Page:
The captain’s eyes got big on the word, ’Kairos’.  He hushed the travelers and sent away the guard.  “Follow,” he said, and they walked their horses to a big tent, one worthy of a queen.  The captain stepped inside for a few minutes, and the travelers waited.

“Was that wise?” Lockhart wondered, without pointing at Alexis.  People could only shrug.

The captain came out after a bit and invited them in.  As they stepped into the tent, they heard a woman call out, “Boston.”  Boston ran, but the woman had a two-year-old on her knee.  Notere smiled and handed the boy to a nurse who took the boy out a back door, and she stood and hugged Boston properly.

“Wow,” Boston said.  “You’re my age.”

“I’m twenty-two,” Notere said and turned to hug Artie.

“And beautiful,” Artie said, innocently.

“Sit.” Notere invited her friends to relax and added, “You, too, Captain.”  Andorinili sat to listen, and watch the strangers.

“What have you been up to?” Notere asked, sweetly, and sat, also to listen, but near to the young captain’s hand.

Lockhart confessed.  He talked around Artie saying she had a sleepover.  And he confessed everything they did and how they suspected Huyak and his boys.  He left nothing out, and the others offered no corrections.  But Notere looked horrified.

“What have you done?”  Notere sighed and reached for her captain’s hand, who gladly gave it to her in a sign of support.  She told a story in return, and the travelers listened closely.

“In the first day, Hattusili became king after Labarna.  He was a great king, filled with power and strength.  He conquered the Hurrians, the Hatti, and all the peoples around, but when he came up against the Yamhad, and the city of Aleppo, he was humiliated. He lost his army, and people said he came home to die.  Many wished to rule after that, but finally, his grandson, young Mursili rose to the top.  Though not yet of age, he showed the same spirit as his grandfather.  He quelled the uprisings in the east and west, and thought to avenge his family honor on Aleppo.”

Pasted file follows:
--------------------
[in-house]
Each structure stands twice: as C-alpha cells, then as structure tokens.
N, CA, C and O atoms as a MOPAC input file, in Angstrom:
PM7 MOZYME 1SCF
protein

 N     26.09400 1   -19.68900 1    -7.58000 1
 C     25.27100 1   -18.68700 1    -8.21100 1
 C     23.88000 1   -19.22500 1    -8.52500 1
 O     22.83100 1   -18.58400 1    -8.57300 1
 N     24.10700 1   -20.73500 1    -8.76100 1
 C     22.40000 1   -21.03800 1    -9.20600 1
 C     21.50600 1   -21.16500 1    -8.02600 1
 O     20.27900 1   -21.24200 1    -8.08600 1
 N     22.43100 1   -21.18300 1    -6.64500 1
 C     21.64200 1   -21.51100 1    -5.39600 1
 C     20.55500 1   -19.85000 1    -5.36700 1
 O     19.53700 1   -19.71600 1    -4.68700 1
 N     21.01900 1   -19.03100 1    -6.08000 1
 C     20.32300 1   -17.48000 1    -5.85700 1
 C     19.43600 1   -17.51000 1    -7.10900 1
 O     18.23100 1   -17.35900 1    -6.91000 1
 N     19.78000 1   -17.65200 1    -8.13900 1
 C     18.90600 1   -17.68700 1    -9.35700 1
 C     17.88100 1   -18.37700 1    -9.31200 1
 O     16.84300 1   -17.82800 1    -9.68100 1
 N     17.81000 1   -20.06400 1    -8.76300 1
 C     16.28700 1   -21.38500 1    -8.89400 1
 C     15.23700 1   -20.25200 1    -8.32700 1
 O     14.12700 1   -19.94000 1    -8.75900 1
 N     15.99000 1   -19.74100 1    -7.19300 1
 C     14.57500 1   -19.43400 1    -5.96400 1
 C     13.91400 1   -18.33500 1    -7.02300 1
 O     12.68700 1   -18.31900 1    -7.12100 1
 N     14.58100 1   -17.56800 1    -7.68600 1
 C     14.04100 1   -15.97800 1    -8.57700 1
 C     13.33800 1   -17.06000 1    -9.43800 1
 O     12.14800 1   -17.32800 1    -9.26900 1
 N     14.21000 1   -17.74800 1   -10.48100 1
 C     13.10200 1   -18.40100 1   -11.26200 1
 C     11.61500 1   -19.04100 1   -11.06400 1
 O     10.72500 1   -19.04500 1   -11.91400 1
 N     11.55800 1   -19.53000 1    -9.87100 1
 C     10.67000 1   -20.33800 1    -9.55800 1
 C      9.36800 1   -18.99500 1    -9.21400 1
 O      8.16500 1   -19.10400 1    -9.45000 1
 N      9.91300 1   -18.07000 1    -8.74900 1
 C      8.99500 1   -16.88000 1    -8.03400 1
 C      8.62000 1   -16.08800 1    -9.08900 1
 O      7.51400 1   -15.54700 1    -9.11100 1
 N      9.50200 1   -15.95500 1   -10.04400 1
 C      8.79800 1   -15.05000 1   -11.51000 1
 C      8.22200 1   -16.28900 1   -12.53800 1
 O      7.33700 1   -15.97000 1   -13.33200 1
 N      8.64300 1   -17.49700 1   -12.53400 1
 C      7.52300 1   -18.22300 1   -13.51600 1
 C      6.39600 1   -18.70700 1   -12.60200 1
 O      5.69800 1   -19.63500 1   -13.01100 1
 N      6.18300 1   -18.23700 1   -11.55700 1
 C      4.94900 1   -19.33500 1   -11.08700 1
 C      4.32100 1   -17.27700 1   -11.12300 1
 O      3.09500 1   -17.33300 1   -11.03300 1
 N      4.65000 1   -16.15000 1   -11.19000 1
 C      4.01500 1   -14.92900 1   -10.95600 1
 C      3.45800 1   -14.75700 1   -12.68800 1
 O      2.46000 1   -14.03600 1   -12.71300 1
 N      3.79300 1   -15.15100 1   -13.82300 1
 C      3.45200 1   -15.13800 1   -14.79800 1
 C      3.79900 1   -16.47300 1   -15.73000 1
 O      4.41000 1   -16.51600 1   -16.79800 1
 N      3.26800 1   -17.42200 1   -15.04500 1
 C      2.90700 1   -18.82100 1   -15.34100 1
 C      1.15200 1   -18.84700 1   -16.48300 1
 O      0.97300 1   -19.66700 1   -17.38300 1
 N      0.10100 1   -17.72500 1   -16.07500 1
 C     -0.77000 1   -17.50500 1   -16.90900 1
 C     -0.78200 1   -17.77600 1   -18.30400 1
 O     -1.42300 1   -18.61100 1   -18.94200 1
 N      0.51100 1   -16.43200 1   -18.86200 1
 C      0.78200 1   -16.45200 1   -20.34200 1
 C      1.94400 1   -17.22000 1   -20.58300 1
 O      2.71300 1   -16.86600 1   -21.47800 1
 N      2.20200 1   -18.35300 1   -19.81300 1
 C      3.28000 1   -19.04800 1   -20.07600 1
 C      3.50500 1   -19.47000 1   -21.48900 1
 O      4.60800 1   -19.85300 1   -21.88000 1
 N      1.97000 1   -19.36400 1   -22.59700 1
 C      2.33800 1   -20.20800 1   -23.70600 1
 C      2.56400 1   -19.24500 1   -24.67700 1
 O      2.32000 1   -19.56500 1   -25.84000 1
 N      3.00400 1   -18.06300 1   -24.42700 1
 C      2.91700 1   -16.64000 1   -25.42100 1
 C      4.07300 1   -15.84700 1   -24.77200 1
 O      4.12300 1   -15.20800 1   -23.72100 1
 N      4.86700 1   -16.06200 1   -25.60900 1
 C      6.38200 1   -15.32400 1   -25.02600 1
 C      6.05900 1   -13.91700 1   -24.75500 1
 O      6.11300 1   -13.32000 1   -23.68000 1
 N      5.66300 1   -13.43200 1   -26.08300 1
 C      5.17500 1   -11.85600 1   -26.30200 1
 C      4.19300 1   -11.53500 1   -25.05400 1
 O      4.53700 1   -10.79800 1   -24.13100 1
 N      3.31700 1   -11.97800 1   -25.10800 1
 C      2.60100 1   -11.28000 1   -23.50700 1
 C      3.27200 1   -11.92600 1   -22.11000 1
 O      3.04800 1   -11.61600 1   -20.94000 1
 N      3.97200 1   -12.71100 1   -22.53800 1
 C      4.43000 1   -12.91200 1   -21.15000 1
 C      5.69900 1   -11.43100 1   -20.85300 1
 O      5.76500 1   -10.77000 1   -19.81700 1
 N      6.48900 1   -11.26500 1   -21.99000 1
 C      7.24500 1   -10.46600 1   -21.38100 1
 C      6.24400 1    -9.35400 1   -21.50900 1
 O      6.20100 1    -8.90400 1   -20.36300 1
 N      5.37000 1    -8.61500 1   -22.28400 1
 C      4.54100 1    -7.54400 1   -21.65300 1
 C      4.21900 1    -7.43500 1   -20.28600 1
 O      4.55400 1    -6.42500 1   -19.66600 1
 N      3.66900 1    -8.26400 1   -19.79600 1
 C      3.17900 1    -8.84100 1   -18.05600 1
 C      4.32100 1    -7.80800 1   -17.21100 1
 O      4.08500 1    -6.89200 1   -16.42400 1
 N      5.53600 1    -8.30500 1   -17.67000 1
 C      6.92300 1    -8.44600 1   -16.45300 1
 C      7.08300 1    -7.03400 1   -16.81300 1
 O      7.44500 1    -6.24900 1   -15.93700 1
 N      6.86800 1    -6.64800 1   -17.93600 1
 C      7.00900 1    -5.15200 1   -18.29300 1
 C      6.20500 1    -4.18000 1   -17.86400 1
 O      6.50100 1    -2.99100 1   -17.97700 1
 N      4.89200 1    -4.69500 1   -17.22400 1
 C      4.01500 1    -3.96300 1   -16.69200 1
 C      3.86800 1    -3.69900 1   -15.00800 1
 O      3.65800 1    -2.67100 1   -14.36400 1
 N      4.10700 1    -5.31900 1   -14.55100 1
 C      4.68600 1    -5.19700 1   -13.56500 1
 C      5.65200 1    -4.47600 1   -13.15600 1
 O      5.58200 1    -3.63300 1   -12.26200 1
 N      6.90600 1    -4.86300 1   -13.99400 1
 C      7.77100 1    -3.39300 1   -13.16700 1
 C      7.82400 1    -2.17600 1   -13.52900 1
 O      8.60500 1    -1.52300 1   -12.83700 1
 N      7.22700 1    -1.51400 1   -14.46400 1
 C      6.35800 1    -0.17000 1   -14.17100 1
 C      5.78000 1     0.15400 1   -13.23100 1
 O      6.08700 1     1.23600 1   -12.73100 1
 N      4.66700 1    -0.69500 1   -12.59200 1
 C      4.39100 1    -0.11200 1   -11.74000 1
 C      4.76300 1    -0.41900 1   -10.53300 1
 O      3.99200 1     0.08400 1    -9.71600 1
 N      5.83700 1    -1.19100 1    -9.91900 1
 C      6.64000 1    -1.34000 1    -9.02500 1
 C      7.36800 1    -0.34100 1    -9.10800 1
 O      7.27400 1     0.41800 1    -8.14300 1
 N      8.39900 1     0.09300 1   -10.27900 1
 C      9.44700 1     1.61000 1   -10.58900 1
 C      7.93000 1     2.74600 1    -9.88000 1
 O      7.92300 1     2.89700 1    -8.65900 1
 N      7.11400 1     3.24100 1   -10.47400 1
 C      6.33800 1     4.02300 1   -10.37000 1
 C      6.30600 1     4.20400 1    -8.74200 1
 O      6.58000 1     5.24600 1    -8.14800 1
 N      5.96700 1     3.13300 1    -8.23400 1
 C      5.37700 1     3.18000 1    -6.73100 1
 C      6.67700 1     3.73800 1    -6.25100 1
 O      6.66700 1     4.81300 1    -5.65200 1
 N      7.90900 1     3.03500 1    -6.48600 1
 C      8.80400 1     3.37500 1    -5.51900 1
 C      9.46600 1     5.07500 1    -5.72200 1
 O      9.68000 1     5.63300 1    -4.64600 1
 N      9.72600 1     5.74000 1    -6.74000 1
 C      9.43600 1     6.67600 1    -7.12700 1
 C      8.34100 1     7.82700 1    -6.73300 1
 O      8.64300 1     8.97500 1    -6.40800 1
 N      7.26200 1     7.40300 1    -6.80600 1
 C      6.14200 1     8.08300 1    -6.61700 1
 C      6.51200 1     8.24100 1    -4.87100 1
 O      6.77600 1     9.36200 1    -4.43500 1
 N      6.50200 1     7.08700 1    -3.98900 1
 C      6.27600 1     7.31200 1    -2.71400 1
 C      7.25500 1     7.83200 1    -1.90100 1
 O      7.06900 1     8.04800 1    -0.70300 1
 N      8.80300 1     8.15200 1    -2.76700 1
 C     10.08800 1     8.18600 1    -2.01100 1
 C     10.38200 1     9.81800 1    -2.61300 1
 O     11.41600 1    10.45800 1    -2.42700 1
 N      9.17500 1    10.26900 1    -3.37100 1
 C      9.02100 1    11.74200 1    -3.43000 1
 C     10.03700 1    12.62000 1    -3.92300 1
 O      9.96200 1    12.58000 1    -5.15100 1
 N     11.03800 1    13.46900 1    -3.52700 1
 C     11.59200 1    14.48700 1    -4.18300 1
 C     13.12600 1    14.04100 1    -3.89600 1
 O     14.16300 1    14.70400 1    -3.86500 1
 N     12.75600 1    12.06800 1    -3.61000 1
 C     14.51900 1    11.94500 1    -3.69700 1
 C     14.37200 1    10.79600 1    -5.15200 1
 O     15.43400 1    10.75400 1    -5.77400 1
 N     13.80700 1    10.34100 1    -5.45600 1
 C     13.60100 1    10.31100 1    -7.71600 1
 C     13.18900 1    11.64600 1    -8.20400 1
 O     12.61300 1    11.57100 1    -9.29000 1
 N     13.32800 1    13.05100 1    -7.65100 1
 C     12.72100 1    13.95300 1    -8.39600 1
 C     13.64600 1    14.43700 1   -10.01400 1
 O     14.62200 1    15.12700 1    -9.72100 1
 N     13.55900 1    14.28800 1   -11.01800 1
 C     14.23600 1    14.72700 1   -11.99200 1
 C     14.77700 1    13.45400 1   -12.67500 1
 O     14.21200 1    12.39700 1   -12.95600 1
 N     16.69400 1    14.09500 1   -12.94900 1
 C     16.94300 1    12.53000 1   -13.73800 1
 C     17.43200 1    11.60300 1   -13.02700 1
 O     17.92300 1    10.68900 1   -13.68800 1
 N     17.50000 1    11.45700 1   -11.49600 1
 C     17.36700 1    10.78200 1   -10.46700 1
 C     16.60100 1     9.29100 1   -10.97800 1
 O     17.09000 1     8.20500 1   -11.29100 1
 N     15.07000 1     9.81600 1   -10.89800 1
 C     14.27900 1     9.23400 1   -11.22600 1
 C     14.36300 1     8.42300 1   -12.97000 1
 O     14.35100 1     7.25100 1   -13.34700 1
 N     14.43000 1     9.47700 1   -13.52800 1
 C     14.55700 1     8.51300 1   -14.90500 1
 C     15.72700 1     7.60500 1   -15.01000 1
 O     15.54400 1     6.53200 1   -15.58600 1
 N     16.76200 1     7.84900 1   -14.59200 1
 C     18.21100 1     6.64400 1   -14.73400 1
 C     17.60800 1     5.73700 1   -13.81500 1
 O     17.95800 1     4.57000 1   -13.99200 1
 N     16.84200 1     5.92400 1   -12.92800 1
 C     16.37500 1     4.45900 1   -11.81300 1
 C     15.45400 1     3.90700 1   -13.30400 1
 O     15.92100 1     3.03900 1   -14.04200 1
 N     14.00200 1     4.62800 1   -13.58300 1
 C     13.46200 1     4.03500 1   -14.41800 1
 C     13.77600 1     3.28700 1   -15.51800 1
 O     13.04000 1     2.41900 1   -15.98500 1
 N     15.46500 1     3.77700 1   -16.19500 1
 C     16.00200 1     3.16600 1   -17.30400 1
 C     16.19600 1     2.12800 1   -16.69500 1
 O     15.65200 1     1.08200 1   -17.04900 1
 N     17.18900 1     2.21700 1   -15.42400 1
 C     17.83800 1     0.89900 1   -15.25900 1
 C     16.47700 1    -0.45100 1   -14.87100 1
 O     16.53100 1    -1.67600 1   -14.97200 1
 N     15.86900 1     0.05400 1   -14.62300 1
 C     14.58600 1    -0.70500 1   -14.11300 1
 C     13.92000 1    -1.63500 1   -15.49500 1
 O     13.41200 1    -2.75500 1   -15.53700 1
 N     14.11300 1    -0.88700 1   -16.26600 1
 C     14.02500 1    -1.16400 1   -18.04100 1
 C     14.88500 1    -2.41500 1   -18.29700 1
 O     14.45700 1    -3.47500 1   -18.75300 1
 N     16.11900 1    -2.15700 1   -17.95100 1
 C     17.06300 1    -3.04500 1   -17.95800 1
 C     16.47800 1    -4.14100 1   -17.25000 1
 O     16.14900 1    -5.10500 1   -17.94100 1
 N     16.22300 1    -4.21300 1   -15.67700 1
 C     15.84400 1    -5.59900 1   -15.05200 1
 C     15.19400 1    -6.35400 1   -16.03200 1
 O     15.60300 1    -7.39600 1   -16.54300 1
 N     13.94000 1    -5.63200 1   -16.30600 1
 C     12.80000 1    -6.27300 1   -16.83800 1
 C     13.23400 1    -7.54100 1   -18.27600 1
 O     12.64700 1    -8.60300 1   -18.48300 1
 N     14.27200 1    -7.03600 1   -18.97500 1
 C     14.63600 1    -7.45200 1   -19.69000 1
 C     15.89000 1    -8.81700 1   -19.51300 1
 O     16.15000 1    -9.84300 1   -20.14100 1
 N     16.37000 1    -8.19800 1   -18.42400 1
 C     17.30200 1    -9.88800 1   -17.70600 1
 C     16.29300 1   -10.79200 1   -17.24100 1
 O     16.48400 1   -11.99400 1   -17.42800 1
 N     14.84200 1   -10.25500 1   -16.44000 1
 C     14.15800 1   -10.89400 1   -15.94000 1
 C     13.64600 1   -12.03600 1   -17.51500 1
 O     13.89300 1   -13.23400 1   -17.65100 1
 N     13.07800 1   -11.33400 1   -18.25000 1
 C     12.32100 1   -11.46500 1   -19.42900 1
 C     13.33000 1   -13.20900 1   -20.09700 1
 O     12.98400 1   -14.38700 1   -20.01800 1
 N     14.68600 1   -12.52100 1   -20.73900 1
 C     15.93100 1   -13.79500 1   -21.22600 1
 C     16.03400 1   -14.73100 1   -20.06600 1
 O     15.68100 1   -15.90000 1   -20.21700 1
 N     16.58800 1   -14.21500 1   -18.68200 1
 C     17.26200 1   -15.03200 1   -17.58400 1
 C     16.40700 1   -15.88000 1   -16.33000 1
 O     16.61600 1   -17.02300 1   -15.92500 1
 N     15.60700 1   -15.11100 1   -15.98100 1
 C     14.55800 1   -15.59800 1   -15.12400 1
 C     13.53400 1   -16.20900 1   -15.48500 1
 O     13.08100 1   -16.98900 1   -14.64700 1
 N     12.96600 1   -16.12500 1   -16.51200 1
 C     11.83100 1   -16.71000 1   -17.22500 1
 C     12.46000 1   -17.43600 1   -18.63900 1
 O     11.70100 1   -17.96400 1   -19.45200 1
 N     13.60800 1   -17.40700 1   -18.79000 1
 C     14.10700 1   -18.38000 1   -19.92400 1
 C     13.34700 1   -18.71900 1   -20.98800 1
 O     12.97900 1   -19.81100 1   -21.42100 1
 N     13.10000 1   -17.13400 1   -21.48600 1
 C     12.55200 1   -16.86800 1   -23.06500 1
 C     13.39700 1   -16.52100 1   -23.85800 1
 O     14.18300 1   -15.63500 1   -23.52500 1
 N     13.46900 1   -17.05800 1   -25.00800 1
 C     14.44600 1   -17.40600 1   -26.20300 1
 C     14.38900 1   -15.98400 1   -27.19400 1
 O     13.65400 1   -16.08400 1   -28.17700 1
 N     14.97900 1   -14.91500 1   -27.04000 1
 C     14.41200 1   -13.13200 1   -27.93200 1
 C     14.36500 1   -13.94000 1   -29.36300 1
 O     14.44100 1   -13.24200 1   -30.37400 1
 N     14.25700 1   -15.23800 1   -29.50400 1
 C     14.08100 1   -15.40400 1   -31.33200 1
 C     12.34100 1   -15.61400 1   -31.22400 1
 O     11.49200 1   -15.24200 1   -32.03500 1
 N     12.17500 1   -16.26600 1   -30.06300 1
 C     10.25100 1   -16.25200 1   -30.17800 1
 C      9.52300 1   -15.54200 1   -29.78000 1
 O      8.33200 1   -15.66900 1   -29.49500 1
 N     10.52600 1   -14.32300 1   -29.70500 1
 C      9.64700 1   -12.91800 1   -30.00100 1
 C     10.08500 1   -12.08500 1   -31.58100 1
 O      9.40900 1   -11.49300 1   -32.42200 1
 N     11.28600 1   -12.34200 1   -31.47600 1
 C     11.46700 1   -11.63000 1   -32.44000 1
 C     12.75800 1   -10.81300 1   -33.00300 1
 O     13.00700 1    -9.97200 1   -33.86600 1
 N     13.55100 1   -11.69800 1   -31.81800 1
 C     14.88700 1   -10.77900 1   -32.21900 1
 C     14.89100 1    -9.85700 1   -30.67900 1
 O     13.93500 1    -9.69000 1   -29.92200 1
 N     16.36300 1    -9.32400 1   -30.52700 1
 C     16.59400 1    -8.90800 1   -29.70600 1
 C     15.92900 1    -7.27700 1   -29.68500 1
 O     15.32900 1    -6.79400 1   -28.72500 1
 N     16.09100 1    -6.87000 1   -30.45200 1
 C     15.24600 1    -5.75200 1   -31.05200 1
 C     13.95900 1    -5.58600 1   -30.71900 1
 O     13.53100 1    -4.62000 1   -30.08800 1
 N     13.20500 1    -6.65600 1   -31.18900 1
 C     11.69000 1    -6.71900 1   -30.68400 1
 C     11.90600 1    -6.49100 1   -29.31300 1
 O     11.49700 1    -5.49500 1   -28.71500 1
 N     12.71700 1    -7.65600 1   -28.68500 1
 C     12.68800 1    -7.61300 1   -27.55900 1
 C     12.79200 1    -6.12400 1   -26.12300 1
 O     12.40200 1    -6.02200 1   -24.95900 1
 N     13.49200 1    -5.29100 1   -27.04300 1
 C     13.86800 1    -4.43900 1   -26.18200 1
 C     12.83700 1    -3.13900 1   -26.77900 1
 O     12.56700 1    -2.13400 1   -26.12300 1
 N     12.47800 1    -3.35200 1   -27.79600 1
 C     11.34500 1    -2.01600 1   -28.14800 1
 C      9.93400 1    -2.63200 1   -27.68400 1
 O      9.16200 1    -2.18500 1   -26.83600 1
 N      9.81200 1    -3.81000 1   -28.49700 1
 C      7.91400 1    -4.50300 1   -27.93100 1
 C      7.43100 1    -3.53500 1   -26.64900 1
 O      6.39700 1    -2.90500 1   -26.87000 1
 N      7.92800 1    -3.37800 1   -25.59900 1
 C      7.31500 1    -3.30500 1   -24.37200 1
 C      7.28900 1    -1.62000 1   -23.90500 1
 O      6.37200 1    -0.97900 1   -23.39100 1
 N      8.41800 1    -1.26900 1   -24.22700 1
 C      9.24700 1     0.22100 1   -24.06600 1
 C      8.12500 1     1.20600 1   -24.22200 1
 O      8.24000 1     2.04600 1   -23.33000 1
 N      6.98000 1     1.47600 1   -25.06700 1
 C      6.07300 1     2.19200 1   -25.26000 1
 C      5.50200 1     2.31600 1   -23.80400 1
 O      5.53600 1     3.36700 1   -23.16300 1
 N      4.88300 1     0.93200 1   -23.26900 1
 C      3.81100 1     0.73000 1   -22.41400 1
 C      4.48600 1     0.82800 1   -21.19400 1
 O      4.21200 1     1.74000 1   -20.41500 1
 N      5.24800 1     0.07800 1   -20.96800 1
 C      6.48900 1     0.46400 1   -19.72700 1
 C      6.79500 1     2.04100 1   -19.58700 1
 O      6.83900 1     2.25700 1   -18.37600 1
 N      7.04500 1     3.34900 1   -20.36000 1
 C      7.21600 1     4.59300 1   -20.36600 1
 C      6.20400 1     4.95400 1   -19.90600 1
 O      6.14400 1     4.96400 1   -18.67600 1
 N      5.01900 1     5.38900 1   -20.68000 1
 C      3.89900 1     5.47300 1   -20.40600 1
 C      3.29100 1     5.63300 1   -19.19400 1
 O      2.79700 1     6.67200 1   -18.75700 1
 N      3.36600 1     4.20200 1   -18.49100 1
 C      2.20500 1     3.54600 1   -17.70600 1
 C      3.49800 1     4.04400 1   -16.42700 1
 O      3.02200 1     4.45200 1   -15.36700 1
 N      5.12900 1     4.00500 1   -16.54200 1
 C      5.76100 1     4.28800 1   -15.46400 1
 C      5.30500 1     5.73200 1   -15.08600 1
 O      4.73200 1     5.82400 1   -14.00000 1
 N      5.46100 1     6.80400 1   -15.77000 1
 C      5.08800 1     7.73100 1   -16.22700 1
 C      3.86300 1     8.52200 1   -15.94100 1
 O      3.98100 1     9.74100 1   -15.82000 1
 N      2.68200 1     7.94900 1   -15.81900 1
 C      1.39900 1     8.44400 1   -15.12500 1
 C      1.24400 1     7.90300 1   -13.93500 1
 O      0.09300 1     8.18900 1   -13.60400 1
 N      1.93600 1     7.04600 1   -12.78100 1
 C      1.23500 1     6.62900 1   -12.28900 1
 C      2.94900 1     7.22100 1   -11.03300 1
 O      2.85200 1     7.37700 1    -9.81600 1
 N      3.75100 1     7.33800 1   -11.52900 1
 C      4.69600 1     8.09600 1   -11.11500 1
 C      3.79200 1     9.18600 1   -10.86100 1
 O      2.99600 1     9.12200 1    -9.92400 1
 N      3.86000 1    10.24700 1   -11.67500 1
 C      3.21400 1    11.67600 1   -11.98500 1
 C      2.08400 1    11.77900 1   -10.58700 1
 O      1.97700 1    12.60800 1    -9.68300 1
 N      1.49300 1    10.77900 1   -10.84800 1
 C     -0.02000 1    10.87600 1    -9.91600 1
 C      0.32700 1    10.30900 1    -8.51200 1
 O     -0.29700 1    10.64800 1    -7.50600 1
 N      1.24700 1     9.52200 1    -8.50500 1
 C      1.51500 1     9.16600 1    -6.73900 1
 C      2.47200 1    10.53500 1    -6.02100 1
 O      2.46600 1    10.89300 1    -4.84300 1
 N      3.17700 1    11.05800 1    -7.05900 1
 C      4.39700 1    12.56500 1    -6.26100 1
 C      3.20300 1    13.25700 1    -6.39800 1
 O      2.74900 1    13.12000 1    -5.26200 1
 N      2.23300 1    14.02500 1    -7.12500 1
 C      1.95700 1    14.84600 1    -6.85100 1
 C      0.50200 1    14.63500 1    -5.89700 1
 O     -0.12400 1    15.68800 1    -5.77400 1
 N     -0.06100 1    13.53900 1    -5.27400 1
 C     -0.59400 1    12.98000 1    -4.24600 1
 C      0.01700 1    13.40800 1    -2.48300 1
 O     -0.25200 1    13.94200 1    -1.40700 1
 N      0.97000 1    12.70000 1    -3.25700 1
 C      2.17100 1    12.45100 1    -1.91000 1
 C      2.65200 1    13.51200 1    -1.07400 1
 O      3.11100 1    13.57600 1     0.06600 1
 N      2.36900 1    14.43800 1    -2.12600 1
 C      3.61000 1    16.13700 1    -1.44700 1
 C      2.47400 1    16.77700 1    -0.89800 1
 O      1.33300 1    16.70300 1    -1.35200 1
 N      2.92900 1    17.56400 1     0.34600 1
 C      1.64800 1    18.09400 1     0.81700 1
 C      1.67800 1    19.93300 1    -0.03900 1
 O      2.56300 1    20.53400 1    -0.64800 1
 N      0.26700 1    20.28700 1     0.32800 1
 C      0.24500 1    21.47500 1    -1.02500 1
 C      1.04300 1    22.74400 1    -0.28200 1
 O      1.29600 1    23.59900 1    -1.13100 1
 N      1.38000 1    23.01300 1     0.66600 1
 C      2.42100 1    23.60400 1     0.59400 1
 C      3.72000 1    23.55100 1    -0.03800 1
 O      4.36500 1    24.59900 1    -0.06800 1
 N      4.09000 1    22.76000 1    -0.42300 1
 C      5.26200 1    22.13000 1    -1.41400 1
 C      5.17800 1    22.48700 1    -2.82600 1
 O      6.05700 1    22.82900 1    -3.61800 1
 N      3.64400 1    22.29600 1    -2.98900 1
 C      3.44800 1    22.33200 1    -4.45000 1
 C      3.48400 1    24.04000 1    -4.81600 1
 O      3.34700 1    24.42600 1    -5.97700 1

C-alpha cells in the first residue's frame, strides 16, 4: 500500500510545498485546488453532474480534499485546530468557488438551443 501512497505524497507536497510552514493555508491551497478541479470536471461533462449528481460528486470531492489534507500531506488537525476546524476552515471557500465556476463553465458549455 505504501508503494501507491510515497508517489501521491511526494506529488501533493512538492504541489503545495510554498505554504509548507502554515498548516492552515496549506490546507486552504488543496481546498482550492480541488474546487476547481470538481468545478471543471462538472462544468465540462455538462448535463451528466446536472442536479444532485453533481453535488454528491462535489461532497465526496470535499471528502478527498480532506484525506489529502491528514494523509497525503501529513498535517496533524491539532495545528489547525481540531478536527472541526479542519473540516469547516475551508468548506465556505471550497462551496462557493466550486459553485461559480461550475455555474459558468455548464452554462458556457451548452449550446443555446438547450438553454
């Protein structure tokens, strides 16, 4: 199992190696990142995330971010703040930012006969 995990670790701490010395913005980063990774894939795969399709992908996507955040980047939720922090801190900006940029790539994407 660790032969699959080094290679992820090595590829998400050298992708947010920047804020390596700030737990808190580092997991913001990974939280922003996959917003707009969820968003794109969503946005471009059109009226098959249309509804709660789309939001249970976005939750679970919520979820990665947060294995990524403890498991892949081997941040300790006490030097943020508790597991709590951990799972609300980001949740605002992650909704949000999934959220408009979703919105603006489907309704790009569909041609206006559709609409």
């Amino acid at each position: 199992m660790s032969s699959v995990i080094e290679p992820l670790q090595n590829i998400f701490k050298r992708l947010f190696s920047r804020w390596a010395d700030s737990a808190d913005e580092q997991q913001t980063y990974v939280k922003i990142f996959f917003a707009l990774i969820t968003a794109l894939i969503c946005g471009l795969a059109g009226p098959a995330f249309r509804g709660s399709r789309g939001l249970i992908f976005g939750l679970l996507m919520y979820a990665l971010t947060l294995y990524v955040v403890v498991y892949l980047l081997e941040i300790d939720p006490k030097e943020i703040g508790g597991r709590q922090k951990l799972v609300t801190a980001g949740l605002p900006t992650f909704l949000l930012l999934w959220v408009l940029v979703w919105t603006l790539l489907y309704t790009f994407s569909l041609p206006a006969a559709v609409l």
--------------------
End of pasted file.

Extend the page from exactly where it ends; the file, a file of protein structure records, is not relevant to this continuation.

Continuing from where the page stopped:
“Mursili succeeded where his grandfather failed so miserably.  He overran the city, and over threw the great men there.  He planned to raze the city to the ground, but the people of Aleppo bought him off with a great weapon of power.  Things got strange after that.  I do not know exactly what influenced him to do some of what he did, except the Masters may have twisted his ear and his thinking.  Mursili got caught up in conquest, but the weapon of power remained unused.  My husband, who was ten at the time, came with the weapon, to care for it.  And he waited.”

“The day came when Mursili found himself far from home, in an unfortunate alliance with the Kassite people, who were at war with mighty Babylon.  Mursili reluctantly entered the war, and fought his way right up to the gates of Babylon, where he prepared himself to turn around and go home.  The spirit of his youthful fervor had left him.  But my husband prevailed upon Mursili to use the weapon, at last.  And he, who wished to see no more bloodshed, agreed, if it would bring things to a swift conclusion.”

“My husband was responsible for lobbing globe after globe of mustard gas into the streets of Babylon.  The population was decimated, and many of those who survived were horribly disfigured and scarred for life.  Mursili was horrified.  He left Babylon to the Kassites and returned home, ashamed of what he had done.  He hardly dared to show his face again in public.”